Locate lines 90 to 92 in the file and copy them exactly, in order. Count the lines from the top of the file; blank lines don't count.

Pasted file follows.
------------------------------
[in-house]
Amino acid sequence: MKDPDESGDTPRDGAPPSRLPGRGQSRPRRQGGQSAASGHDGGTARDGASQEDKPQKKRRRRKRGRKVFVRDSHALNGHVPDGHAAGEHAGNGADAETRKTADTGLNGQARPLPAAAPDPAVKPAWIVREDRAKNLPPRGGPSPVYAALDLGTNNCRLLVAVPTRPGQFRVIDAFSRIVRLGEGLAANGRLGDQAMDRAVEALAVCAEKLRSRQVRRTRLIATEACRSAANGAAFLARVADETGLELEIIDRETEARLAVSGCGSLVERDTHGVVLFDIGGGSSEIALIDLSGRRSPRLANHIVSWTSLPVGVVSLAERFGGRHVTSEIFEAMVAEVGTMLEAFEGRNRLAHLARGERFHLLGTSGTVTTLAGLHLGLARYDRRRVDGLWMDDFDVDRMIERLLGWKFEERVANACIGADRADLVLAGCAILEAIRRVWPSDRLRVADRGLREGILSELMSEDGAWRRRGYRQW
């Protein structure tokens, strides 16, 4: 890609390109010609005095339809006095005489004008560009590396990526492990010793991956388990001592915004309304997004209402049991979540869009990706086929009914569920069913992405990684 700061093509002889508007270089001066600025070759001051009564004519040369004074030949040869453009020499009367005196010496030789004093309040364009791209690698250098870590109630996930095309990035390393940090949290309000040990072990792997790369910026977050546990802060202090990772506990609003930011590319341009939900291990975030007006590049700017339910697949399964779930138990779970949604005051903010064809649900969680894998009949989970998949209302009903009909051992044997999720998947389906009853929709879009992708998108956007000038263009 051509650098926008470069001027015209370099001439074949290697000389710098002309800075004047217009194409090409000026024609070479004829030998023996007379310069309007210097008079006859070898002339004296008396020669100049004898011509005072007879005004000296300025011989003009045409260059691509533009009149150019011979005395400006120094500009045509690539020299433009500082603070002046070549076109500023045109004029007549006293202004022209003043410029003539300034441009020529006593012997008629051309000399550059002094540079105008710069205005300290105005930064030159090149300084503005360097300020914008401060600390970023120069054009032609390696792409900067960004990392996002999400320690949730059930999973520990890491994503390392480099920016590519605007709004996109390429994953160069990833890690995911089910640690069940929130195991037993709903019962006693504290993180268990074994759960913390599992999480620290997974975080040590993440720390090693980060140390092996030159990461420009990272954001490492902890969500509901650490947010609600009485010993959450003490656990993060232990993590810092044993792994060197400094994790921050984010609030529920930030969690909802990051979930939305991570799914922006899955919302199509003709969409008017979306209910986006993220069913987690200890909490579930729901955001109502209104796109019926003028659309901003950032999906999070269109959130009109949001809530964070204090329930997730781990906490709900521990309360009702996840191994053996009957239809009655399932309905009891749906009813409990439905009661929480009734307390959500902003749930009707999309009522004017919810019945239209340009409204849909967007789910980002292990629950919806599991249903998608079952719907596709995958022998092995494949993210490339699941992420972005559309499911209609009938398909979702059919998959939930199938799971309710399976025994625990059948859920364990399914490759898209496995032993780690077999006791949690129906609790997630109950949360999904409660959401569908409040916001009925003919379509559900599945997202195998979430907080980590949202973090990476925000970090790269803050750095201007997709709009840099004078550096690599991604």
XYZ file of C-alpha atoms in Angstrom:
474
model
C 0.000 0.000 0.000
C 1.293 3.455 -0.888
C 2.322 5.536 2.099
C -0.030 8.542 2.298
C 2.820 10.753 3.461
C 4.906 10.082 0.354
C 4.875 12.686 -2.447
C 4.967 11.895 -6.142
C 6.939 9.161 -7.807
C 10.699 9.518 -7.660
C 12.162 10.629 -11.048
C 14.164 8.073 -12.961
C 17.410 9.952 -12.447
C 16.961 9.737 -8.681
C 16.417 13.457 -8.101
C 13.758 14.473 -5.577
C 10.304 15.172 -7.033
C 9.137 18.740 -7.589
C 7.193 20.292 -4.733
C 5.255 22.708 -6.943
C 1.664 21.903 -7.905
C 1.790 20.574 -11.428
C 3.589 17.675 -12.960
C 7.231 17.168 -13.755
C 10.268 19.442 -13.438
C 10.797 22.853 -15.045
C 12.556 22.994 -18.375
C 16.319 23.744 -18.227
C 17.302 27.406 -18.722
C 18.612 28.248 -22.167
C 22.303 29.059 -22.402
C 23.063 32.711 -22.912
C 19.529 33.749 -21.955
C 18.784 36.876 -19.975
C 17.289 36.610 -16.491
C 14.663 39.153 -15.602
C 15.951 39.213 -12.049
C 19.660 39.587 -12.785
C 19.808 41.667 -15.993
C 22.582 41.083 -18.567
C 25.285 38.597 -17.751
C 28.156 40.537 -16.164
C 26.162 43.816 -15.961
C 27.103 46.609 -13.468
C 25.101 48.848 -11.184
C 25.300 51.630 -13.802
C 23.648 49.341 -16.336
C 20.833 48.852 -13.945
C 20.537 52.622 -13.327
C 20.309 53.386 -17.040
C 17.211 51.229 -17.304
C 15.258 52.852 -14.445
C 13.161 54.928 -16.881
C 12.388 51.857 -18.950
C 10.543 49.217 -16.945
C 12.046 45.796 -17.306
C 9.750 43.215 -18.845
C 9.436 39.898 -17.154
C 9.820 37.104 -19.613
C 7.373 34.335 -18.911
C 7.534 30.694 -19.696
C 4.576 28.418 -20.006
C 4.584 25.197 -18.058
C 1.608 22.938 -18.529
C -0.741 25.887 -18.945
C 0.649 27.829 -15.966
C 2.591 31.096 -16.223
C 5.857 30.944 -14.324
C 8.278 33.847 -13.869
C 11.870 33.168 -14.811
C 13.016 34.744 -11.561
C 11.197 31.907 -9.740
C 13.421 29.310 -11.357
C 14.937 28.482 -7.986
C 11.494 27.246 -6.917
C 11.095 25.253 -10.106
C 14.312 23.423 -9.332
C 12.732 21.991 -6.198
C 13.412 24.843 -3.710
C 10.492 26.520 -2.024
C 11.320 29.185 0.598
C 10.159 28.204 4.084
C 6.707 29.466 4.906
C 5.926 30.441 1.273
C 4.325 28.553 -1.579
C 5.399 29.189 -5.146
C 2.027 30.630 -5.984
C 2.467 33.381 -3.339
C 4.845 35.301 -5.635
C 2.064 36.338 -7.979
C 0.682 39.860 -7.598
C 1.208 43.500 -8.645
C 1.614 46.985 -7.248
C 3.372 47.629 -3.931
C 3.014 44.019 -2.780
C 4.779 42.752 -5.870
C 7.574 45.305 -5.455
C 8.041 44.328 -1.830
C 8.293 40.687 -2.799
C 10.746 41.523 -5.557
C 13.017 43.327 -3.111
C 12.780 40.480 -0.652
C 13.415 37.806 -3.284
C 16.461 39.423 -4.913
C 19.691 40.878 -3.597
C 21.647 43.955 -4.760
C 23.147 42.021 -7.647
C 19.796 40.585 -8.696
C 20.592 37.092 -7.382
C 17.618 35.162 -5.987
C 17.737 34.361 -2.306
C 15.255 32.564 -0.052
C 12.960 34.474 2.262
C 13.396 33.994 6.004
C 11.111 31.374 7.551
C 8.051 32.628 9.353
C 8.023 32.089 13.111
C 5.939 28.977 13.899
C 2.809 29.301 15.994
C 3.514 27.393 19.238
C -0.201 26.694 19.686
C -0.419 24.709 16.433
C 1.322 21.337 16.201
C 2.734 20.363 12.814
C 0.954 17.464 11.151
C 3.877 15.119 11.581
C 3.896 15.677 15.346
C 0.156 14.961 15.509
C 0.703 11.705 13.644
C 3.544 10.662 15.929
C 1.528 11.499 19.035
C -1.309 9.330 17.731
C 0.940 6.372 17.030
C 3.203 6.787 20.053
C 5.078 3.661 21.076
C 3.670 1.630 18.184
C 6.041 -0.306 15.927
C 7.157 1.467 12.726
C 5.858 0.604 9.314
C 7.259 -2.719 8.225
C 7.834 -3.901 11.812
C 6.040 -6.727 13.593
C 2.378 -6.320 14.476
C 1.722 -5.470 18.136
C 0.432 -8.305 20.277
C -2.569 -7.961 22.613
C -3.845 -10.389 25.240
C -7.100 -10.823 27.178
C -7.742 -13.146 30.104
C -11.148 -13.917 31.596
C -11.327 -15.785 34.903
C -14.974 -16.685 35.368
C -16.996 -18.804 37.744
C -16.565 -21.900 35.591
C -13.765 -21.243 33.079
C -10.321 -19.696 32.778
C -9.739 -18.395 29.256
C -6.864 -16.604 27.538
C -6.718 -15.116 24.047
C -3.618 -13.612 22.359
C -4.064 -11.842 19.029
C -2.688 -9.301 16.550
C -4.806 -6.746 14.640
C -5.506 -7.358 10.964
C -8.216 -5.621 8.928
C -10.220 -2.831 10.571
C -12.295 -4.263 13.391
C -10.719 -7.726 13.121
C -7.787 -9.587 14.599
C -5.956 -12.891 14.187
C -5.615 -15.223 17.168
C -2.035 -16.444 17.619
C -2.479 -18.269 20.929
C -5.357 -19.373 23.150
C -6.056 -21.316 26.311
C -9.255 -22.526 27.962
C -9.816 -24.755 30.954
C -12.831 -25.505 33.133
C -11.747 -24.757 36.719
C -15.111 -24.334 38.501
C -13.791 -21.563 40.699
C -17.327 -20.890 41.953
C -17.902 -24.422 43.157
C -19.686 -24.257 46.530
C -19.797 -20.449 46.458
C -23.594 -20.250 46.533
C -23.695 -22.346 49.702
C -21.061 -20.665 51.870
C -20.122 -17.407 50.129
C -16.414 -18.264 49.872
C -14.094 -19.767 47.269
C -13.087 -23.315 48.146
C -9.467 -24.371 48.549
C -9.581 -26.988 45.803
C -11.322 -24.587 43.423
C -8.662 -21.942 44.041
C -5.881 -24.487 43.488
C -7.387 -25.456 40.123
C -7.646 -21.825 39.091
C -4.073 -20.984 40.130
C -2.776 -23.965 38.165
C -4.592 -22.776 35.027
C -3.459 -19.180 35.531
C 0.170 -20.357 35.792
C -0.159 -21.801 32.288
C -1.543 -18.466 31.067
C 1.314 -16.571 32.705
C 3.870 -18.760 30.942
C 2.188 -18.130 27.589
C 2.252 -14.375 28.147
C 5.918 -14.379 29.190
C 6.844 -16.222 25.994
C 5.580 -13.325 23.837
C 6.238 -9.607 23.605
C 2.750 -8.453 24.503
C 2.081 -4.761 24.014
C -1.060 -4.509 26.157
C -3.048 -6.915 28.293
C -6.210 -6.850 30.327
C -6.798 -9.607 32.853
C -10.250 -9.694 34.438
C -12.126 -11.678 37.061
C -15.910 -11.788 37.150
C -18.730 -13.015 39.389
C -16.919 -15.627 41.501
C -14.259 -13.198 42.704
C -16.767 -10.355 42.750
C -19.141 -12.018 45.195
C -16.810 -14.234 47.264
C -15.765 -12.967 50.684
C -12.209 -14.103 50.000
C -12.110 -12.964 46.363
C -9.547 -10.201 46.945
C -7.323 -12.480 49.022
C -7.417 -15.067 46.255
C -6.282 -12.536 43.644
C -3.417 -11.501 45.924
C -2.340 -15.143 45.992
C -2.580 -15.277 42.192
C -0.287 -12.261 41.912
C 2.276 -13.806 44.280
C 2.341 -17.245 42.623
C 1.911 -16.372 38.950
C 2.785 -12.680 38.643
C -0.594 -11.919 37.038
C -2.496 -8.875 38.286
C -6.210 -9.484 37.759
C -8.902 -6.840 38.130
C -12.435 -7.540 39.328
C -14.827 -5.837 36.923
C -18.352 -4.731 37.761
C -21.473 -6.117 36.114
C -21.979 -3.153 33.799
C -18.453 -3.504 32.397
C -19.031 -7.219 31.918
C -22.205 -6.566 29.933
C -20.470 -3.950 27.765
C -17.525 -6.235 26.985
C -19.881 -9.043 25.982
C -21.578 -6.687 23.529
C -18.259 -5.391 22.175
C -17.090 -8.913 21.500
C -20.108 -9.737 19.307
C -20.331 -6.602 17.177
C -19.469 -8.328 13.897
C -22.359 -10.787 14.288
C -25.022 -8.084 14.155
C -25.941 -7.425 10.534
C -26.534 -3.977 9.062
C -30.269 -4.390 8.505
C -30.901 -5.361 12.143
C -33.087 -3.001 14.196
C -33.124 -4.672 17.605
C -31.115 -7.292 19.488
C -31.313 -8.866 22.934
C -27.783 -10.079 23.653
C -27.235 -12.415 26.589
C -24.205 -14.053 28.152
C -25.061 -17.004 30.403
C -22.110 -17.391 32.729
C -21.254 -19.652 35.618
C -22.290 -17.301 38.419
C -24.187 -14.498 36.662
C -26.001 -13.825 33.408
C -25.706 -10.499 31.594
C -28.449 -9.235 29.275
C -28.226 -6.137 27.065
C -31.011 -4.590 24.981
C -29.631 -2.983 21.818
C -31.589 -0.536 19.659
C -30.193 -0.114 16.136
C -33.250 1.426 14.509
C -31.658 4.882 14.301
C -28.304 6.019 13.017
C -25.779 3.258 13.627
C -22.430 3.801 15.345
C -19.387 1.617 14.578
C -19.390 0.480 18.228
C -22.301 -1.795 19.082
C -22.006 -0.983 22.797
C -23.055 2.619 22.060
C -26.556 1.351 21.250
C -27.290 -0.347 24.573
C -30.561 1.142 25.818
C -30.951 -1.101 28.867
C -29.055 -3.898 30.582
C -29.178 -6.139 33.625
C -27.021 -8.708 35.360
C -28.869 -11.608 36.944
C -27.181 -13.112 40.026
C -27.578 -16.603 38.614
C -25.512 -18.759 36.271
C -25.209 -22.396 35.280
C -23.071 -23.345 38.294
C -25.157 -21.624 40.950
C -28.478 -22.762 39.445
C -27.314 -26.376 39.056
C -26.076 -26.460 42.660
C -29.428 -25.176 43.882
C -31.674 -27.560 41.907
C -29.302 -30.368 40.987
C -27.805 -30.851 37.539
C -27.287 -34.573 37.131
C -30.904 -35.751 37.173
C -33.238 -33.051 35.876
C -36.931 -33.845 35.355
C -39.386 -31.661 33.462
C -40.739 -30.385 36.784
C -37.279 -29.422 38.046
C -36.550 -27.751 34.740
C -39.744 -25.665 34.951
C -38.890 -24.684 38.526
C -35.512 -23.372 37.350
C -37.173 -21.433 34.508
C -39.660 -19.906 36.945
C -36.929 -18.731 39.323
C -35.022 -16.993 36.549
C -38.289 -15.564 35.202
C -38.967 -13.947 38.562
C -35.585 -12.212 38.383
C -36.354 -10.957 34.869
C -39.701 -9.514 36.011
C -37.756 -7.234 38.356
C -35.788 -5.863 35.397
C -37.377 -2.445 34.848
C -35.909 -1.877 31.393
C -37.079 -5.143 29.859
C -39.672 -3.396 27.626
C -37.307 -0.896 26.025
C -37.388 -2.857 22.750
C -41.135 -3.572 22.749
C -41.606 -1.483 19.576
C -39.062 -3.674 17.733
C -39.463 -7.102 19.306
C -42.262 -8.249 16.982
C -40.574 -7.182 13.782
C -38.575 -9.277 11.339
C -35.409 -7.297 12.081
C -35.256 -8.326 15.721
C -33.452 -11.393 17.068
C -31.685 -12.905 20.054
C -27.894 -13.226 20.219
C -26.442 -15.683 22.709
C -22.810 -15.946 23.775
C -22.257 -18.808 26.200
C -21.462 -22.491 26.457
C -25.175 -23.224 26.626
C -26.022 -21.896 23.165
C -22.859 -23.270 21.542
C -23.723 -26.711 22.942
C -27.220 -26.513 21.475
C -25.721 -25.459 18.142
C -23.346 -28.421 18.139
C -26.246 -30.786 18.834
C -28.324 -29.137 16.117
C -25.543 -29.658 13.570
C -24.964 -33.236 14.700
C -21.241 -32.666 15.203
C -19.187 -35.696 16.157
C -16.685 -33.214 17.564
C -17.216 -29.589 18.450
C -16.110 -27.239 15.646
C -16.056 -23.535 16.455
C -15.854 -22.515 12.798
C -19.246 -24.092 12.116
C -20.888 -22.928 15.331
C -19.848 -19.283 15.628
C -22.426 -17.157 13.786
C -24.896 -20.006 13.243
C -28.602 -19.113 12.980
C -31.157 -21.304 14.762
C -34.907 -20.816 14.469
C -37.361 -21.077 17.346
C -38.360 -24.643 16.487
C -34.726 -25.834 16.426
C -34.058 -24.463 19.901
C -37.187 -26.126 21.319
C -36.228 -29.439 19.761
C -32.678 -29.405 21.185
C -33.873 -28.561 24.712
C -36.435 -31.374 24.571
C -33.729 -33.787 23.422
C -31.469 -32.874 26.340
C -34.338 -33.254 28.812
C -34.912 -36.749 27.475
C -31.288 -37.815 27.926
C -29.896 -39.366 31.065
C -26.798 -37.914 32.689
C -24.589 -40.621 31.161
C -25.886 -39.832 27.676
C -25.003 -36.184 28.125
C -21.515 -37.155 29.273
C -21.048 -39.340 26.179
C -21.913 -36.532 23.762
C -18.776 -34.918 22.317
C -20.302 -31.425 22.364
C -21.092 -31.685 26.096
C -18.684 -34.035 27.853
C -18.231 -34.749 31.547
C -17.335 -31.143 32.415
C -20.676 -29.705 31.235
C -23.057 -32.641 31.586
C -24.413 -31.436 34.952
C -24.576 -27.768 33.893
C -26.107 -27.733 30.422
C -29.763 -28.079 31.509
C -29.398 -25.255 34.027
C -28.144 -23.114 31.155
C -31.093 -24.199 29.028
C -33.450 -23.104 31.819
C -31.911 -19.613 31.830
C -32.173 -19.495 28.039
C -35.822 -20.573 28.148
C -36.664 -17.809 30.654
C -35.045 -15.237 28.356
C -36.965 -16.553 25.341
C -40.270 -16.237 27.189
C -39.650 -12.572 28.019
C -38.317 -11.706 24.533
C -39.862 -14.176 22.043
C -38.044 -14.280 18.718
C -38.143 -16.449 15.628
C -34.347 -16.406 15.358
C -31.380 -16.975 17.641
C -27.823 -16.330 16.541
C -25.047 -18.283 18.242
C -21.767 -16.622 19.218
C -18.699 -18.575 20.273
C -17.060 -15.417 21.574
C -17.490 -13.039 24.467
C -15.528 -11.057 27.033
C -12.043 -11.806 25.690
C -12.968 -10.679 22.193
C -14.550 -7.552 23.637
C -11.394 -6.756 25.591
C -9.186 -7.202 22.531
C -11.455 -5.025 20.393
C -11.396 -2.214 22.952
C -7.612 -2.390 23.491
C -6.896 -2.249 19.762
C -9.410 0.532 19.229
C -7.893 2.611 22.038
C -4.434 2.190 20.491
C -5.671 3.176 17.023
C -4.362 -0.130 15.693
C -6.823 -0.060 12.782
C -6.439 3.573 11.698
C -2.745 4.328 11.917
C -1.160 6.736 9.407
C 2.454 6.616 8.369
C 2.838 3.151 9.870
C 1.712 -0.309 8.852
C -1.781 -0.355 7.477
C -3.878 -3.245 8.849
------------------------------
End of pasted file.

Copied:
C 5.926 30.441 1.273
C 4.325 28.553 -1.579
C 5.399 29.189 -5.146